Housing assistance demand remains high

Sequim Gazette

Housing programs for low-income and homeless people remain in demand as the financial foundations change for the agencies providing services.


The Clallam County Housing Authority absorbed significant funding cuts in 2011 by reducing administrative and staffing costs, said Pam Tietz, executive director of Peninsula Housing Authority. As state and federal budgets undergo cuts, the housing authority’s budget may need to be reevaluated, she said.


Final numbers have not yet been released by the Washington State Department of Commerce or Department of Housing and Urban Development, she said.


The housing authority provides affordable rental-housing programs for eligible low-income families, the elderly, and persons with disabilities.


In 2010, PHA helped 79 households with nearly $36,000 a month in rental assistance paid to private landlords. In a 2011 interview with the Sequim Gazette, Tietz said the Housing Choice Voucher Program, which assists low-income families by subsidizing a portion of their monthly rent and providing a utility allowance, sometimes has a waiting list of two to three years. The wait list is currently closed to new applicants.


The PHA lists the Sunbelt Apartments as its only Sequim property, with rent adjusted to approximately 30 percent of adjusted income. Other affordable housing complexes in Sequim are Pioneer Villa, Suncrest I and II, Suncrest Village (senior), Vintage at Sequim (senior), Elk Creek and the Sea Breeze apartments.

Action Property Management and Landmark Property Management also provide some affordable housing listings, according to the housing authority.


Olympic Community Action Programs provides assistance to low-income homeowners and renters, as well.


The Low Income Home Energy Assistance Program is available through spring 2012, though at this point future appointments won’t be available until OlyCAP knows more about funding for the program, according to the OlyCAP website.


OlyCAP also has a rent assistance program through the Sequim Housing Resource Center.


In January, Janet Anderson was named acting director for OlyCAP following the resignation of Tim Hockett.


Hockett resigned in December 2011, citing stress and frustration with operating an assistance program dependent on ever-declining funding as well as health issues following treatment for colon cancer.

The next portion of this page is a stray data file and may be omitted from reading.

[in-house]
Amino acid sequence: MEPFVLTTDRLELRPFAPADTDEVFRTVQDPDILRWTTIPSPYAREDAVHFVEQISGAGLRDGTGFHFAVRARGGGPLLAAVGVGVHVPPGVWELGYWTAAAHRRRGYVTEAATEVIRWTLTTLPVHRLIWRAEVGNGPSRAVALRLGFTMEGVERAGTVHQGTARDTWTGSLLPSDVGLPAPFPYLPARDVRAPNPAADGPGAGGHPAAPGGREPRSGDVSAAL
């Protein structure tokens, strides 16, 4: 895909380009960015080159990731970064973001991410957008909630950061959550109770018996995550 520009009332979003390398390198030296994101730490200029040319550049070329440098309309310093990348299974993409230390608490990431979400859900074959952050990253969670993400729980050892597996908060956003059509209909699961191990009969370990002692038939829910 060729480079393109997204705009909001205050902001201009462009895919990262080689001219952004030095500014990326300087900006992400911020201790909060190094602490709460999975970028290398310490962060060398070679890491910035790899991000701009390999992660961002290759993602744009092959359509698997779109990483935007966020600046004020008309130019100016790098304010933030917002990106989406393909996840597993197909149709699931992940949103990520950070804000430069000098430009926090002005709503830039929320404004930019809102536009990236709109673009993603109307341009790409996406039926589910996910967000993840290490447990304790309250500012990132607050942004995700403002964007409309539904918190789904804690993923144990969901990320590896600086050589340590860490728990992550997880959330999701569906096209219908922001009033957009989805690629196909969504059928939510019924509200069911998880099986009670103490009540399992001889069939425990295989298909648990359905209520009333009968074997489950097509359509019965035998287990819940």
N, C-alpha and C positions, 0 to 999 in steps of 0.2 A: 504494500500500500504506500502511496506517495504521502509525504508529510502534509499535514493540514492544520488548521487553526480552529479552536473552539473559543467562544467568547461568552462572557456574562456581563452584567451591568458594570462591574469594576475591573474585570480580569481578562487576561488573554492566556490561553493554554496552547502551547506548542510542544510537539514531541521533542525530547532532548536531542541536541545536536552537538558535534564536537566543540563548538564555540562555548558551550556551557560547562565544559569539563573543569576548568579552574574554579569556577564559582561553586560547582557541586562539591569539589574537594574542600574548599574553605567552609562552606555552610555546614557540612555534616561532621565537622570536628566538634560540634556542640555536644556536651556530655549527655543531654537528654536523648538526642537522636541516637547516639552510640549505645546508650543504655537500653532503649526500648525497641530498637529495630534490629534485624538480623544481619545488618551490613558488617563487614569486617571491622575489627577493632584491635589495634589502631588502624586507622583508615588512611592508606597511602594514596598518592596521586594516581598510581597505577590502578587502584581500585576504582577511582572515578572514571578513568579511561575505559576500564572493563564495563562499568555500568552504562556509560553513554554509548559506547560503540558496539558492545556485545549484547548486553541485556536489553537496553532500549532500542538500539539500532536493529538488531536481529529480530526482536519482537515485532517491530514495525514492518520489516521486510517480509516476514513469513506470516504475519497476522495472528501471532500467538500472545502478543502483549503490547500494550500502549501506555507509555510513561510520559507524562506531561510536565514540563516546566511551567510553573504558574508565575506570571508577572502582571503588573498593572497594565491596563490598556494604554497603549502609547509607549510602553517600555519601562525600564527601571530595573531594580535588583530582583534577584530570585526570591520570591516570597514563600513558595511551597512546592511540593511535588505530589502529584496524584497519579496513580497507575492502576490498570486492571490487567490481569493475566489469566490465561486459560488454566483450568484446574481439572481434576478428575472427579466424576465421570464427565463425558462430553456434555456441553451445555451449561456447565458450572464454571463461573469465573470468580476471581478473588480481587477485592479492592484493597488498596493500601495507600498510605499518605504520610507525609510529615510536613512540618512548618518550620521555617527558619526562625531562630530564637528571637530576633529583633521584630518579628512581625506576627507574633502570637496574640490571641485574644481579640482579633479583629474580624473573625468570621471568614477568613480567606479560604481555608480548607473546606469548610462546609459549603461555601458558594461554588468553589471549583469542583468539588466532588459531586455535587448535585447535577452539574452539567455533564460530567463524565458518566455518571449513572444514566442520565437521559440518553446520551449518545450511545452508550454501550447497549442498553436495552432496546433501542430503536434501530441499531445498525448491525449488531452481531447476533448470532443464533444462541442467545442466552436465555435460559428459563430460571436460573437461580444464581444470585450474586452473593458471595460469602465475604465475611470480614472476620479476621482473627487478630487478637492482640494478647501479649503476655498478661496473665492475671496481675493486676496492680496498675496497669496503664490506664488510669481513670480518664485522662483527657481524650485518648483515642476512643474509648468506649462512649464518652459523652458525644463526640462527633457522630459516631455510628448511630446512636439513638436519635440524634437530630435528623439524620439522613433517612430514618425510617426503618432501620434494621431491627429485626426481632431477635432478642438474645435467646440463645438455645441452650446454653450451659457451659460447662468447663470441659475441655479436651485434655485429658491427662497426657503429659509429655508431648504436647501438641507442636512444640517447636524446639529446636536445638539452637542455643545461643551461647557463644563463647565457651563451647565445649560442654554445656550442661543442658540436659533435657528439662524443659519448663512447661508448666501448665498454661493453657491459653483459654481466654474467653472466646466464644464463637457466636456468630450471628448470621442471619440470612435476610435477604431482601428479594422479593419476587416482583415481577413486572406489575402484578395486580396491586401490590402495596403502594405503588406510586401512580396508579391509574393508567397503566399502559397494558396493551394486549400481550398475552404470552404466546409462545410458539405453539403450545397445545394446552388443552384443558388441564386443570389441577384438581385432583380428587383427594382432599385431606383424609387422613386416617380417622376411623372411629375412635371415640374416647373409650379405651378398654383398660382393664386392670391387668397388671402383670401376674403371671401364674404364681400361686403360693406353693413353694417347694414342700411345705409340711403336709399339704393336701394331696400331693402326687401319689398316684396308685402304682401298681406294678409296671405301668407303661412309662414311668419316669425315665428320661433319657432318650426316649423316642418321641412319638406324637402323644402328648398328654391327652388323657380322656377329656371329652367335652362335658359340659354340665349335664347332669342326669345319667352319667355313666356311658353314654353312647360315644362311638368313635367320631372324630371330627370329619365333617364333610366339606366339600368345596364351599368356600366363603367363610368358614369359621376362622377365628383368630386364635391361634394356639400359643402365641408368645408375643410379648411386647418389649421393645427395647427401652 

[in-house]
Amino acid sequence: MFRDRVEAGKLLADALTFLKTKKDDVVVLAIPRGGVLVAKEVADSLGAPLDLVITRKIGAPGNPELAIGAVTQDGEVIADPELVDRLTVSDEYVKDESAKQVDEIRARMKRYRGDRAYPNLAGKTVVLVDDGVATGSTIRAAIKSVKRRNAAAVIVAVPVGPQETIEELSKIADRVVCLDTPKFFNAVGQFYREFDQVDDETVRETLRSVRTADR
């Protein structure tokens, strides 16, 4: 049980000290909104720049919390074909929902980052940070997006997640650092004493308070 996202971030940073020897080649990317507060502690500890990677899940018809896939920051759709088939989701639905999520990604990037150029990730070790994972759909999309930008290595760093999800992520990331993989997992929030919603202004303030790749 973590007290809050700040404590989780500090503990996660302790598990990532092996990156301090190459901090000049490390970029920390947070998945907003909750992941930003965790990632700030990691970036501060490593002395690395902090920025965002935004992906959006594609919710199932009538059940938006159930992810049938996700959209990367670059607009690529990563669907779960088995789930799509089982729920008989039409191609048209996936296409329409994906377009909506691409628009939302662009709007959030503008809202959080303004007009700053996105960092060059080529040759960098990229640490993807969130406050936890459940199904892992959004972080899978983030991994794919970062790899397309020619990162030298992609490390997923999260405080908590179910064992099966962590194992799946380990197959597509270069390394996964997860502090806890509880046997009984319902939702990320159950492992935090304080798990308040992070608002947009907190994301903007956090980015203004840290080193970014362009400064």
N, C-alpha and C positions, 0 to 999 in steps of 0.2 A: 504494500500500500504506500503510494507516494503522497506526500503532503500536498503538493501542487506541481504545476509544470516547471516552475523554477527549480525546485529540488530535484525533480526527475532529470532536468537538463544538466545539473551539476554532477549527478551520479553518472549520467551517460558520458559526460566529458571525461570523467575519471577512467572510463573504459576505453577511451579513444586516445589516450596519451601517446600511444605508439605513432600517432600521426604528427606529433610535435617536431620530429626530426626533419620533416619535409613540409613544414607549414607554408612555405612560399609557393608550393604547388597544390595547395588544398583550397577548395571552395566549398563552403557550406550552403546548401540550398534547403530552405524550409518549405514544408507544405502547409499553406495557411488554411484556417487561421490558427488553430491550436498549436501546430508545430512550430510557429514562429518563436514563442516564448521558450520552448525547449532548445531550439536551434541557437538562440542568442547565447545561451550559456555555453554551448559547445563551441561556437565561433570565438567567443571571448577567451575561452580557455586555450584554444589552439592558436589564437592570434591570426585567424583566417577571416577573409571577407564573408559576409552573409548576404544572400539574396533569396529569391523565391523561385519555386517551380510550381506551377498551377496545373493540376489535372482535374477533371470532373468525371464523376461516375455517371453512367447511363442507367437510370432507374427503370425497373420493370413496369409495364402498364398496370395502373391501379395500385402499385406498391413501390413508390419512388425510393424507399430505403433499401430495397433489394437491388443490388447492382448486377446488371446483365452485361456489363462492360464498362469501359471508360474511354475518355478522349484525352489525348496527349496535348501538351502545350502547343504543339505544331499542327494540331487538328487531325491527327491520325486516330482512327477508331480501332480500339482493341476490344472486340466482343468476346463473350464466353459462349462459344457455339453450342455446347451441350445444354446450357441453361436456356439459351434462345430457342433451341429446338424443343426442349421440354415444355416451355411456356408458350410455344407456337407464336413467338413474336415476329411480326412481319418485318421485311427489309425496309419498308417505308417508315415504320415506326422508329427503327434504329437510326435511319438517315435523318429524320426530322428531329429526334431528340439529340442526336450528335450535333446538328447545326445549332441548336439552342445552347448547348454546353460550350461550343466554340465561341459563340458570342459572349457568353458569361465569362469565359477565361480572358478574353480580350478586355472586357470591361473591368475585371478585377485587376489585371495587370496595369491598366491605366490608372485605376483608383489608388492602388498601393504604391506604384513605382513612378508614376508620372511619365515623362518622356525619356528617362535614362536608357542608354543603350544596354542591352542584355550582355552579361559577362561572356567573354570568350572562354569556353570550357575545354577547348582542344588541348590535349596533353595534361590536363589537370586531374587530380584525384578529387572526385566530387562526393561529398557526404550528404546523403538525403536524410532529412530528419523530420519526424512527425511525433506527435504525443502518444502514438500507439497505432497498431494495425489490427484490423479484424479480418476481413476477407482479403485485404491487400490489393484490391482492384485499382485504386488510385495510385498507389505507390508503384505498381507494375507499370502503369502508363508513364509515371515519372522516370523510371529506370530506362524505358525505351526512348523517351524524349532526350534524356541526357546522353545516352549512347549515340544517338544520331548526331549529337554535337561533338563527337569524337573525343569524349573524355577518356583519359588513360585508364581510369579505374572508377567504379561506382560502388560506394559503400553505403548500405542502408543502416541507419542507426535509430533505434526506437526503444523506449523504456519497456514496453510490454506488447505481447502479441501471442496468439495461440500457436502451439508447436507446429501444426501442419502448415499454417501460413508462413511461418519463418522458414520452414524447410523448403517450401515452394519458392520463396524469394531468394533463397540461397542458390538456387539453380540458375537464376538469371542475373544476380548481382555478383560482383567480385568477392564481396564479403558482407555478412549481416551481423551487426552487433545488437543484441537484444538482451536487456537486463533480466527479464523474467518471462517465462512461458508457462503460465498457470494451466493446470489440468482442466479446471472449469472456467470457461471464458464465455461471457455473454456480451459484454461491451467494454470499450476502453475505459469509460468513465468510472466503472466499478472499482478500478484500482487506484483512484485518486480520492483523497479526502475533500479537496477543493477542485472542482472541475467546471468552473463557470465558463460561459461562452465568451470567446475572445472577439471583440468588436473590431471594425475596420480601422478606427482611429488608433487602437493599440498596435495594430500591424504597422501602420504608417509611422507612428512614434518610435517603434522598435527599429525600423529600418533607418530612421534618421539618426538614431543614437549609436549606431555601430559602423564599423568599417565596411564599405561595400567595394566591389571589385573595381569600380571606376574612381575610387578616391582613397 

Anderson, who began working for OlyCAP in 1989 as a grant writer, did not respond to several requests for comment and information on assistance and housing programs in the east end of Clallam County.


In response to questions about OlyCAP looking to sell three low-income houses in Port Townsend, which housed people who were disabled, mentally ill or homeless, Anderson said OlyCAP is considering whether that is the best use for the homes.


“Really and truly, every contract and program we operate over the last year we’ve watched very carefully because of cuts going on at the funding level,” she said.

Serenity assistance

The emergency shelter apartments currently owned and operated by Serenity House Services must be emptied in three years as the City of Sequim purchases the property for a new city hall building.


Kathy Wahto, director of Serenity House Services, said the purchase agreement between the two entities specifies the city must continue to lease the apartment building and store for three years.


Wahto said the 10 apartments are all occupied, primarily by homeless families seeking shelter. All the residents are involved in Serenity House programs, which include emergency shelter, transitional housing, homelessness prevention, permanent supportive housing, case management, child care, and life skills classes.


Serenity House provides housing assistance to up to 20 households at a time with subsidies or housing vouchers, Wahto said. All are at high risk of homelessness and often families with children who need one-time assistance, she said.


The most help the agency gives in Sequim is community-based housing, trying to keep families in their homes rather than shelters or time-limited housing, she said.


Several families received assistance from Serenity House Services to move into the new Sea Breeze Apartments, she said.


The 42-unit Sea Breeze complex opened Nov. 1, 2011, and the last vacant unit will be occupied soon, according to property managers.


Wahto said Sequim is lucky to have the subsidized housing it does.


Reach Amanda Winters at


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